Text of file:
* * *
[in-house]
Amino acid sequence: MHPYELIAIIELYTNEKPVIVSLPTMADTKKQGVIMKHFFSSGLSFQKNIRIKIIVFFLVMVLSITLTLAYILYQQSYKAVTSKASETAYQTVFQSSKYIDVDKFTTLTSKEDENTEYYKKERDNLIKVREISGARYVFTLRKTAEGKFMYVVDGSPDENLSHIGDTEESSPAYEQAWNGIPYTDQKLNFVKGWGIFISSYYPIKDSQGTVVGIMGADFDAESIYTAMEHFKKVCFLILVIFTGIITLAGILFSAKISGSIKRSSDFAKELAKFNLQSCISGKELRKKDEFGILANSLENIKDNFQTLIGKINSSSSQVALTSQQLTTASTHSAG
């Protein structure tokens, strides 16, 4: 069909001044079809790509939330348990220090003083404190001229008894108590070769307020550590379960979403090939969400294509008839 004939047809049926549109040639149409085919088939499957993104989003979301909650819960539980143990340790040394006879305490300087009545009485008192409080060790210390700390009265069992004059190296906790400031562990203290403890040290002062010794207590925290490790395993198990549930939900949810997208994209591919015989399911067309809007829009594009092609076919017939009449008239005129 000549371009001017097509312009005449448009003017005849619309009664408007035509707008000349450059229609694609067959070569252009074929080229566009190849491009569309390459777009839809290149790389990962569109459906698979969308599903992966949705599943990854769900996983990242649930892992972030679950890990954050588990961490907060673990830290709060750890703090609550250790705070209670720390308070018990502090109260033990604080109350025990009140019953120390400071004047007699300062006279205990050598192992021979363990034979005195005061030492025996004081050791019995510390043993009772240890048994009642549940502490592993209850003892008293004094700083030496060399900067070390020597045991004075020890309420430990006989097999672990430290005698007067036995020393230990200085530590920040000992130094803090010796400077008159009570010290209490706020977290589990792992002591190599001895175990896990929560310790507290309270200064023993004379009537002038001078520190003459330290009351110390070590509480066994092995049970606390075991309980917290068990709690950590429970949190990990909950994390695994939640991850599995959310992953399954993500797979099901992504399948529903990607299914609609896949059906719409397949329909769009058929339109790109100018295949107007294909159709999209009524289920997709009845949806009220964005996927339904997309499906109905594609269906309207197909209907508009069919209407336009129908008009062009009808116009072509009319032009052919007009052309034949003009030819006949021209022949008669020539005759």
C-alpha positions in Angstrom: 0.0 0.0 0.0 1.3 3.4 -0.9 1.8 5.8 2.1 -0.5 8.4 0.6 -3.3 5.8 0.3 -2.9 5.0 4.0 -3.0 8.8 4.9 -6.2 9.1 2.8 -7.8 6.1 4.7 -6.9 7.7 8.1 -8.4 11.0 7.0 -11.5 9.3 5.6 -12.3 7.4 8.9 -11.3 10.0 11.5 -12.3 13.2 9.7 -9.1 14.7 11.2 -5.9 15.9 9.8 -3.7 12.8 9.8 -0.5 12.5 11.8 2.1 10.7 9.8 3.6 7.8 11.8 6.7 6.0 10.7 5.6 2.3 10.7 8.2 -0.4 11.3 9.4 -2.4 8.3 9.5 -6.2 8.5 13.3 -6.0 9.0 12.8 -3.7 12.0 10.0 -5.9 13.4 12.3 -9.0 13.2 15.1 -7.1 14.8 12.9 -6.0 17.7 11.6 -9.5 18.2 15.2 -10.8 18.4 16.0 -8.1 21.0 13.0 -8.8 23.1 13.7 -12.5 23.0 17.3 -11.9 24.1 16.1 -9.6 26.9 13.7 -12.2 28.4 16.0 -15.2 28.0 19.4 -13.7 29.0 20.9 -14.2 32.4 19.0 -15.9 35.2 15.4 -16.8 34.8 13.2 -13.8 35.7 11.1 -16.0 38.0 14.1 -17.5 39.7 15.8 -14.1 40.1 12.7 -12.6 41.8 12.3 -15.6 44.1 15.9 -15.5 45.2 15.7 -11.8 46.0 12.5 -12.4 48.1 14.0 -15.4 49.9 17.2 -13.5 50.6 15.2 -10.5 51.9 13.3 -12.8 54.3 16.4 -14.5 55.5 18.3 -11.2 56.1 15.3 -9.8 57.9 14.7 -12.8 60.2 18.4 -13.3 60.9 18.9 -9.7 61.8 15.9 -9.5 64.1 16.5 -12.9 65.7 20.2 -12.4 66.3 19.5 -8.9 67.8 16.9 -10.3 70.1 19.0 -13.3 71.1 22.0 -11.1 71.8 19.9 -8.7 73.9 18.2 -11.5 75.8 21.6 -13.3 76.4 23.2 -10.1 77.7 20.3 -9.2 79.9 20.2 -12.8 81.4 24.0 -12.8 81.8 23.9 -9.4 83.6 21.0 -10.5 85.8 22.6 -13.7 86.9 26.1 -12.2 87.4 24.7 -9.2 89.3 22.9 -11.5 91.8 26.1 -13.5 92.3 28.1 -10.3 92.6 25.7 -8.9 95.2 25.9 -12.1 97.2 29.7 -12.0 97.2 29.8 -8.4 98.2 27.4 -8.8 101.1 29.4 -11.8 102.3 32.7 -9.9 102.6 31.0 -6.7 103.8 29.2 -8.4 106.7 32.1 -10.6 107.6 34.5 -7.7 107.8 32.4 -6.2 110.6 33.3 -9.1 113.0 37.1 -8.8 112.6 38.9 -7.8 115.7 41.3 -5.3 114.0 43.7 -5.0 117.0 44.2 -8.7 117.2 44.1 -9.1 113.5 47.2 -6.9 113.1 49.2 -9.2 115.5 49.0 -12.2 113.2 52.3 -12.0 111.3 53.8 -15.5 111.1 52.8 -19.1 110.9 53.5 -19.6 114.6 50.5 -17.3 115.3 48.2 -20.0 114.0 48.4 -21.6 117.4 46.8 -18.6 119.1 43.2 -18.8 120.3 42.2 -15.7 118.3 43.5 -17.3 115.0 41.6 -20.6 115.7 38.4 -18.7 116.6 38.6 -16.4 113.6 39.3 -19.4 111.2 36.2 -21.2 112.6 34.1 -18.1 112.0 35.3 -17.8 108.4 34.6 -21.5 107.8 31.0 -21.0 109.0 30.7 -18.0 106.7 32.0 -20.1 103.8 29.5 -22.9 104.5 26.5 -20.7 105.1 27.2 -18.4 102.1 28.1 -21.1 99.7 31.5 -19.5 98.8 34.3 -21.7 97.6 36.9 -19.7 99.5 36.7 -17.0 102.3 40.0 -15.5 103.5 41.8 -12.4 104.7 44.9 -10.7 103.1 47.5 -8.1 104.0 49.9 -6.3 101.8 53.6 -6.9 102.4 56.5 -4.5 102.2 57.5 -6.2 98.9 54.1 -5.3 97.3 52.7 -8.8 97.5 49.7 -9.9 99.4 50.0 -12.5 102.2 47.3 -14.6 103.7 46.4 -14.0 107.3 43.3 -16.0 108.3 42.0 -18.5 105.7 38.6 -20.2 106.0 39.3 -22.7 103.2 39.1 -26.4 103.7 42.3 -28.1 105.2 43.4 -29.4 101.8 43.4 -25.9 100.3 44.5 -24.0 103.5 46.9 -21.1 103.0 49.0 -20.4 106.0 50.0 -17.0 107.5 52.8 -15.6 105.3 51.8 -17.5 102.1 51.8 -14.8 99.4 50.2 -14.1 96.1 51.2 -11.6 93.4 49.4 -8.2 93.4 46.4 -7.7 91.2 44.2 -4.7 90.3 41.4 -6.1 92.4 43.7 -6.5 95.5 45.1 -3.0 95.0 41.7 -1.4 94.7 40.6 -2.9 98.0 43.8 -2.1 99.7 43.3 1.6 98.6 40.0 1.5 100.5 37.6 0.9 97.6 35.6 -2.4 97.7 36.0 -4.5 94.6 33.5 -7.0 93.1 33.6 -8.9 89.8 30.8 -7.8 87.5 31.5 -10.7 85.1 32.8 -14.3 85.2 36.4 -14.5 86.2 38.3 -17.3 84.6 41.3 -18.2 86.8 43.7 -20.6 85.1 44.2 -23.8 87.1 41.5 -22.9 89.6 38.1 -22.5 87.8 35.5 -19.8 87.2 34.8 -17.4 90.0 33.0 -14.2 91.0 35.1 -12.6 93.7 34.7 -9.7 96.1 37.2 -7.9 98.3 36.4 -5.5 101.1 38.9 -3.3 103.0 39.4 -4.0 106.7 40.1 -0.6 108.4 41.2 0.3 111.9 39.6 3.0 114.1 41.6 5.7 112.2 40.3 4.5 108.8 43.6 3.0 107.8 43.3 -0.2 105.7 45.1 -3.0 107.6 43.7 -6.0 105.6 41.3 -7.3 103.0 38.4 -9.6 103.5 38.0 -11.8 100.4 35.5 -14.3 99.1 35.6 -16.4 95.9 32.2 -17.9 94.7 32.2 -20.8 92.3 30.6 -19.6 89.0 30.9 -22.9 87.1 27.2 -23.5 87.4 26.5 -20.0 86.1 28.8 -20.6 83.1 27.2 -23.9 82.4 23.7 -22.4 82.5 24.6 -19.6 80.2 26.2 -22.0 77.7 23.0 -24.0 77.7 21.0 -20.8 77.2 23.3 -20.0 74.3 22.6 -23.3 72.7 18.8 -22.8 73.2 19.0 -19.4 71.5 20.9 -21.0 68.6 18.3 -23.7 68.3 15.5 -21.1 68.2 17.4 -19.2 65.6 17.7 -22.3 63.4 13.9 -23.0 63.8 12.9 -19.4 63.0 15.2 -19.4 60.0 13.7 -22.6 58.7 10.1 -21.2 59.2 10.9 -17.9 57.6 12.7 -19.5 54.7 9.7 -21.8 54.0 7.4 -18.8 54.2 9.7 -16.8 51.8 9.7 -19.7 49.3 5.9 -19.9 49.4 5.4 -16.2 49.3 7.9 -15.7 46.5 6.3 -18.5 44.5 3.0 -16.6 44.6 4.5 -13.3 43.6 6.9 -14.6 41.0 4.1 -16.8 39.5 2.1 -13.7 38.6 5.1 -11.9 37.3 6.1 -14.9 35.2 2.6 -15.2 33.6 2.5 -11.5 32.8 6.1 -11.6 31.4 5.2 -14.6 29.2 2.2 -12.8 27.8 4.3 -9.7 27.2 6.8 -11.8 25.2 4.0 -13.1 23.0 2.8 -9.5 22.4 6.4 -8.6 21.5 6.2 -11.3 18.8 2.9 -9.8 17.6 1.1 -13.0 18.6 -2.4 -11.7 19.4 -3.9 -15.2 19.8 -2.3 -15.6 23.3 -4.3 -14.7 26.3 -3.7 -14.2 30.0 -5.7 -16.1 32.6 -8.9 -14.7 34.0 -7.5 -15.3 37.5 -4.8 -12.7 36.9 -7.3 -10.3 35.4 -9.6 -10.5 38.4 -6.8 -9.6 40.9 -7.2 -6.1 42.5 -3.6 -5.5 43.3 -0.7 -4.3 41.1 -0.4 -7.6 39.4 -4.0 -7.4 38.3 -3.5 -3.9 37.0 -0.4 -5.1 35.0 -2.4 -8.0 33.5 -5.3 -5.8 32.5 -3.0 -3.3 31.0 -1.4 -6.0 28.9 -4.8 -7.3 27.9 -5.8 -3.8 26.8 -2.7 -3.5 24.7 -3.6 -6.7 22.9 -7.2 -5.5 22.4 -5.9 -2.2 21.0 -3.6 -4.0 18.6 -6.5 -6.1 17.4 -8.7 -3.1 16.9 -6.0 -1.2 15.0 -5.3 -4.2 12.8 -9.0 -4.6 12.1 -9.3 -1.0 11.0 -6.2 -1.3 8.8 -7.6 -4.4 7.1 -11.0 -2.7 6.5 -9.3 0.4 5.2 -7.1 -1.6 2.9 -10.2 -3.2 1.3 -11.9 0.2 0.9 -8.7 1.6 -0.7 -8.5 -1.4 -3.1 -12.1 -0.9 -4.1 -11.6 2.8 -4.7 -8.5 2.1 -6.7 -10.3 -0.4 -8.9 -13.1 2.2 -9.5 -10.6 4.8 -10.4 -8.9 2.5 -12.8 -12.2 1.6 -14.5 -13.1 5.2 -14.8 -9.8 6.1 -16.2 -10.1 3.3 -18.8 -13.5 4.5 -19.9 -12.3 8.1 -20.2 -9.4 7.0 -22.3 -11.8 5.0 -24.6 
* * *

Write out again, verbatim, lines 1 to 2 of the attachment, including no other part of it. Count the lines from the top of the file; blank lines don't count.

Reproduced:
[in-house]
Amino acid sequence: MHPYELIAIIELYTNEKPVIVSLPTMADTKKQGVIMKHFFSSGLSFQKNIRIKIIVFFLVMVLSITLTLAYILYQQSYKAVTSKASETAYQTVFQSSKYIDVDKFTTLTSKEDENTEYYKKERDNLIKVREISGARYVFTLRKTAEGKFMYVVDGSPDENLSHIGDTEESSPAYEQAWNGIPYTDQKLNFVKGWGIFISSYYPIKDSQGTVVGIMGADFDAESIYTAMEHFKKVCFLILVIFTGIITLAGILFSAKISGSIKRSSDFAKELAKFNLQSCISGKELRKKDEFGILANSLENIKDNFQTLIGKINSSSSQVALTSQQLTTASTHSAG